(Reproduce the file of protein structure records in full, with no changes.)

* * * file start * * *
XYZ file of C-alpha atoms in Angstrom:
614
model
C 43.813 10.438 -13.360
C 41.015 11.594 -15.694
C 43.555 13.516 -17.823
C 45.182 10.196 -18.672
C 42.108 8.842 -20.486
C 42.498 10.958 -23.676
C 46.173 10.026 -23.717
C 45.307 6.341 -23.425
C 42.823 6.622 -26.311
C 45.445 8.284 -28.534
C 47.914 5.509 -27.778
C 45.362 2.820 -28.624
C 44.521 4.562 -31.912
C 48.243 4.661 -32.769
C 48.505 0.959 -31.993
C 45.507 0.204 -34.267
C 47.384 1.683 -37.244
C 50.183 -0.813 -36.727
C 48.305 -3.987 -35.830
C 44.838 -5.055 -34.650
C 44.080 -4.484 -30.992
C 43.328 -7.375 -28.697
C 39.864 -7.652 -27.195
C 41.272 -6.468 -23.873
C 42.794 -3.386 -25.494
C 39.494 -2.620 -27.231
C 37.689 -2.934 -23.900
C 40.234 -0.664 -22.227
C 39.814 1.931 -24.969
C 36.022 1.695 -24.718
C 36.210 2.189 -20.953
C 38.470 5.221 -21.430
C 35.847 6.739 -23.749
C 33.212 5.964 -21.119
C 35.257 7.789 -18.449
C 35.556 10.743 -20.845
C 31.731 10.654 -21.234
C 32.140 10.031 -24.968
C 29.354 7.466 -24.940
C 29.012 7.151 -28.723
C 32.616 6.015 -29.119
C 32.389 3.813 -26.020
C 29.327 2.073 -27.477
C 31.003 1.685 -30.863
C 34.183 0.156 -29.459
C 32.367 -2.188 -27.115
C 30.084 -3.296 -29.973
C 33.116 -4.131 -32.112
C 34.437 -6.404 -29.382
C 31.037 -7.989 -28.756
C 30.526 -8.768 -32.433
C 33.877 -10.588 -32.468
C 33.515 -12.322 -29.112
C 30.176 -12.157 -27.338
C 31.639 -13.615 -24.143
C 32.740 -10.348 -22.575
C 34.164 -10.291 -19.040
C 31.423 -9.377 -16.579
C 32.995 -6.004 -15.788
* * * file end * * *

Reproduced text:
XYZ file of C-alpha atoms in Angstrom:
614
model
C 43.813 10.438 -13.360
C 41.015 11.594 -15.694
C 43.555 13.516 -17.823
C 45.182 10.196 -18.672
C 42.108 8.842 -20.486
C 42.498 10.958 -23.676
C 46.173 10.026 -23.717
C 45.307 6.341 -23.425
C 42.823 6.622 -26.311
C 45.445 8.284 -28.534
C 47.914 5.509 -27.778
C 45.362 2.820 -28.624
C 44.521 4.562 -31.912
C 48.243 4.661 -32.769
C 48.505 0.959 -31.993
C 45.507 0.204 -34.267
C 47.384 1.683 -37.244
C 50.183 -0.813 -36.727
C 48.305 -3.987 -35.830
C 44.838 -5.055 -34.650
C 44.080 -4.484 -30.992
C 43.328 -7.375 -28.697
C 39.864 -7.652 -27.195
C 41.272 -6.468 -23.873
C 42.794 -3.386 -25.494
C 39.494 -2.620 -27.231
C 37.689 -2.934 -23.900
C 40.234 -0.664 -22.227
C 39.814 1.931 -24.969
C 36.022 1.695 -24.718
C 36.210 2.189 -20.953
C 38.470 5.221 -21.430
C 35.847 6.739 -23.749
C 33.212 5.964 -21.119
C 35.257 7.789 -18.449
C 35.556 10.743 -20.845
C 31.731 10.654 -21.234
C 32.140 10.031 -24.968
C 29.354 7.466 -24.940
C 29.012 7.151 -28.723
C 32.616 6.015 -29.119
C 32.389 3.813 -26.020
C 29.327 2.073 -27.477
C 31.003 1.685 -30.863
C 34.183 0.156 -29.459
C 32.367 -2.188 -27.115
C 30.084 -3.296 -29.973
C 33.116 -4.131 -32.112
C 34.437 -6.404 -29.382
C 31.037 -7.989 -28.756
C 30.526 -8.768 -32.433
C 33.877 -10.588 -32.468
C 33.515 -12.322 -29.112
C 30.176 -12.157 -27.338
C 31.639 -13.615 -24.143
C 32.740 -10.348 -22.575
C 34.164 -10.291 -19.040
C 31.423 -9.377 -16.579
C 32.995 -6.004 -15.788